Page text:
OUR VIEW: Sad stories must be told
We took criticism, and praise, from some readers during the past two months for our coverage of a highway crash that killed two people.
The critics said we were too harsh in our treatment of the story, and specifically our treatment of one of the people involved.
The story began at 4:16 p.m. Sept. 25 when somebody called 911 to report a white van driving erratically just south of Mitchell.
The erratic driver was Sara Ann Claggett, 23, of Tripp. In the van with her was her 2-year-old daughter. Claggett’s blood contained evidence of marijuana and hydrocodone use, and investigators found no evidence of a prescription for the hydrocodone.
About five miles south of Mitchell on state Highway 37, and about three minutes after the 911 call was received, Donald Julius Geidel, 82, of Dimock, was driving north in the proper lane with no controlled substances in his blood.
Claggett swerved into the northbound lane and collided with Geidel’s vehicle. Some heroic motorists who were behind Claggett’s van rescued Claggett’s daughter from the wreckage, but the two vehicles quickly caught fire. Claggett and Geidel died.
In the aftermath, we at The Daily Republic faced some journalistic responsibilities. We owed it to our readers to report the news of what happened. We owed it to taxpayers to find out how their taxpayer-funded emergency responders handled the crash and the investigation. And we owed it to the friends and family of those involved, and to society at large, to see that anyone responsible for the crash was held accountable.
As part of our coverage in the days immediately following the crash, we reported on the 911 call about Claggett’s erratic driving, and we wondered what would cause a young woman with a toddler to be driving erratically at 4:16 on a Wednesday afternoon.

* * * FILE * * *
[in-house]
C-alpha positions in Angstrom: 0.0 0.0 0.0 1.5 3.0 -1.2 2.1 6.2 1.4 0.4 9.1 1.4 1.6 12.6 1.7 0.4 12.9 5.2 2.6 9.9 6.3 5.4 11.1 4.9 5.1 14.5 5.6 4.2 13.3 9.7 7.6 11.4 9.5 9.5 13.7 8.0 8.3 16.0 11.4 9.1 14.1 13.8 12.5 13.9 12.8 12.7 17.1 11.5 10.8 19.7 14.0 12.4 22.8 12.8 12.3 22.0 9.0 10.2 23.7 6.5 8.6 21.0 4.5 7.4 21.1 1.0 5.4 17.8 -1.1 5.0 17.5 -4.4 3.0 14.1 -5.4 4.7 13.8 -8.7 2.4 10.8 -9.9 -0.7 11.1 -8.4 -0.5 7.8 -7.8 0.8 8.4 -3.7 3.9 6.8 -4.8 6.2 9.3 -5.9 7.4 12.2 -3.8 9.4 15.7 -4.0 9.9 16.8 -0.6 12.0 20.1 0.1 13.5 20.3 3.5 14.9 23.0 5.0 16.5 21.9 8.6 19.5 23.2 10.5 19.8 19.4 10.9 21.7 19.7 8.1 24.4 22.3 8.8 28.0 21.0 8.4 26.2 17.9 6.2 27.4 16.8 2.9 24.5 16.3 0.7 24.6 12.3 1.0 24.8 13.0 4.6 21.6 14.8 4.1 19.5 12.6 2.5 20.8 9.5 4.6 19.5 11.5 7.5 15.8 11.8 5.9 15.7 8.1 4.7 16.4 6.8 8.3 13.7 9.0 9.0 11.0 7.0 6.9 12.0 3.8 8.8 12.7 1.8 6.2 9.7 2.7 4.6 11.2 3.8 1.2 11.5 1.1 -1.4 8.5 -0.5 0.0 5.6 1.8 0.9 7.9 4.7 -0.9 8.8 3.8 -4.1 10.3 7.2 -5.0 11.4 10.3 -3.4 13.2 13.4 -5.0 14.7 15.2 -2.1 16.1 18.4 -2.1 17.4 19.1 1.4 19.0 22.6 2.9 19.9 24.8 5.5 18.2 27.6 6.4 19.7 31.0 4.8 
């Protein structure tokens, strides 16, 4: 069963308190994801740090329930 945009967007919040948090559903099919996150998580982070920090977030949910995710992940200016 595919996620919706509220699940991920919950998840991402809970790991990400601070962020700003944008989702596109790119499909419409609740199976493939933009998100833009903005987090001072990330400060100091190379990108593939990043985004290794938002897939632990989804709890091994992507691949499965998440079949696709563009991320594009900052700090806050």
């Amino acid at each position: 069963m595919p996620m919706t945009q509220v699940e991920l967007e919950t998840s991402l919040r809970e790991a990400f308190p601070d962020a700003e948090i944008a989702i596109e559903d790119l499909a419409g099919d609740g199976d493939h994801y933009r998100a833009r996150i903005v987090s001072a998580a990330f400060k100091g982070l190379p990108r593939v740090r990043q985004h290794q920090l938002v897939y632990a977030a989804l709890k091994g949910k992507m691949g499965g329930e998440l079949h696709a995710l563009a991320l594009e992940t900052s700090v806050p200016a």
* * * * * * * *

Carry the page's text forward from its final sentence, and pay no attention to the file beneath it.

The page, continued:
Because so many fatal crashes are caused by drivers under the influence of alcohol or drugs, we checked Claggett’s criminal history. We found and reported, among other things, that she had been convicted of using methamphetamine earlier this year and had faced a drunken driving charge in 2005 that was later dismissed.
Why was that information relevant? To us, it was painfully obvious. Given her history, it seemed possible Claggett may have been under the influence of drugs or alcohol at the time of the crash. And if that proved to be true, justice demanded that the public know about it, both so the blame could be placed where it belonged and so an example could be made of Claggett that might discourage others from engaging in similar behavior.
Confirmation of our suspicions about Claggett finally came Monday when the Highway Patrol released the results of tests on Claggett’s blood, two months to the day after the crash. How much the drugs affected her driving that day may never be precisely known.
What we do know is this: Two people are dead — one through no fault of his own — and Claggett was driving erratically and with illegal drugs in her system at the time of the crash. That is exactly what we have reported.
It’s a sad ending to a sad story, and it was a story we did not enjoy telling.
But it was our responsibility to tell it. We did not shirk it, and we do not apologize for it.